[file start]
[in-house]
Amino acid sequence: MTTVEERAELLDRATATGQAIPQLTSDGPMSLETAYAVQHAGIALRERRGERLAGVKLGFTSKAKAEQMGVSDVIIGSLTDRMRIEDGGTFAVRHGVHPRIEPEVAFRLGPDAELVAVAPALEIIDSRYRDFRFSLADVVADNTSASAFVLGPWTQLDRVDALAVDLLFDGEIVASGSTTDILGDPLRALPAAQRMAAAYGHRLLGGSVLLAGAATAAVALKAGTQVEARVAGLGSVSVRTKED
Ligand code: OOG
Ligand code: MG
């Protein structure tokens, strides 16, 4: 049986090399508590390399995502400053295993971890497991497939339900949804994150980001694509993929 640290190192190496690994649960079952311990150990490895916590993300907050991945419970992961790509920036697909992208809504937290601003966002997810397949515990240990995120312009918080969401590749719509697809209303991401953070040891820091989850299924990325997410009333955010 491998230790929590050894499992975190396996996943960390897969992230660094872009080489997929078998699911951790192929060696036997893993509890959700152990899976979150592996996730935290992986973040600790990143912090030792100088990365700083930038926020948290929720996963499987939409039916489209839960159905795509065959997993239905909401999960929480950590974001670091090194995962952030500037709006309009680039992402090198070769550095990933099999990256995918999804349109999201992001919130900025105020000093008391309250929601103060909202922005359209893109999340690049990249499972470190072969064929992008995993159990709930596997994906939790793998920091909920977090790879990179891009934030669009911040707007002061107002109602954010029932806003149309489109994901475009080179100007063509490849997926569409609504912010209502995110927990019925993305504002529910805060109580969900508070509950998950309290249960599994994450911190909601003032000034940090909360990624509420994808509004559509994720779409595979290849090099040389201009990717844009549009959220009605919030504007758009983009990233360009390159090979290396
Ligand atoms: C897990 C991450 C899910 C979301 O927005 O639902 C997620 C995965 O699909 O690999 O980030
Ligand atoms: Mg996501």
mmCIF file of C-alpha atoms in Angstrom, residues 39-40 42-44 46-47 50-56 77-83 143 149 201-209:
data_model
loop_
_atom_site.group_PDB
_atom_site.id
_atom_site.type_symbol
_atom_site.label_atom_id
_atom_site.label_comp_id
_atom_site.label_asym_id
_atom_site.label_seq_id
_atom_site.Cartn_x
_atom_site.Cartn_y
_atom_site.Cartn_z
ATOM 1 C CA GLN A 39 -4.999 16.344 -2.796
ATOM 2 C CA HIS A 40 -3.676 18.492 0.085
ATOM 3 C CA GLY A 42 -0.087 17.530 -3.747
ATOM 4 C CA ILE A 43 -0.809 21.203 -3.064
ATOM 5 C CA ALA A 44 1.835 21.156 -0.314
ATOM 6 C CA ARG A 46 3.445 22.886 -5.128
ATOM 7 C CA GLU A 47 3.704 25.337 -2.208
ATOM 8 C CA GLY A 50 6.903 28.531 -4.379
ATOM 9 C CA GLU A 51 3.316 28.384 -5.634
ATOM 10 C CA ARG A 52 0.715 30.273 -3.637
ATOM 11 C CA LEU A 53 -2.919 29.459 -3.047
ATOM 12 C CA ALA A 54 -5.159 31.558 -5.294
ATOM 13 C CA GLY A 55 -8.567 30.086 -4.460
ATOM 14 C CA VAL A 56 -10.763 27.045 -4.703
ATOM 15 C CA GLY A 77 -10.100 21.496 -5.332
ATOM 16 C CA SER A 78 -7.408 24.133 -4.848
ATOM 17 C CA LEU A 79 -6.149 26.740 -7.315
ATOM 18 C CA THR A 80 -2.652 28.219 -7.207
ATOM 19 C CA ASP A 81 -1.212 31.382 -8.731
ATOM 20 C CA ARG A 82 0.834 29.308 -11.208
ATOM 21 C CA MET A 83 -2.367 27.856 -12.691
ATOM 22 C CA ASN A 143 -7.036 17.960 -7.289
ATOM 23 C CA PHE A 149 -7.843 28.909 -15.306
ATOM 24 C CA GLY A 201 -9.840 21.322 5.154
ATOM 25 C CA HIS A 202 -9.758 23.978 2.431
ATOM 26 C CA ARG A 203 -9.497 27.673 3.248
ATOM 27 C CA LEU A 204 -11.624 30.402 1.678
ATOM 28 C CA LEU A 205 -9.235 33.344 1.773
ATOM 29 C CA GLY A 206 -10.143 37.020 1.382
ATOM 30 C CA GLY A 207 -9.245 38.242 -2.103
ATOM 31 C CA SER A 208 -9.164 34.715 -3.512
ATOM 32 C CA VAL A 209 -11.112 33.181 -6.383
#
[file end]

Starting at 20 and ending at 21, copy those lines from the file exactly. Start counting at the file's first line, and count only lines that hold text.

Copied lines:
_atom_site.Cartn_z
ATOM 1 C CA GLN A 39 -4.999 16.344 -2.796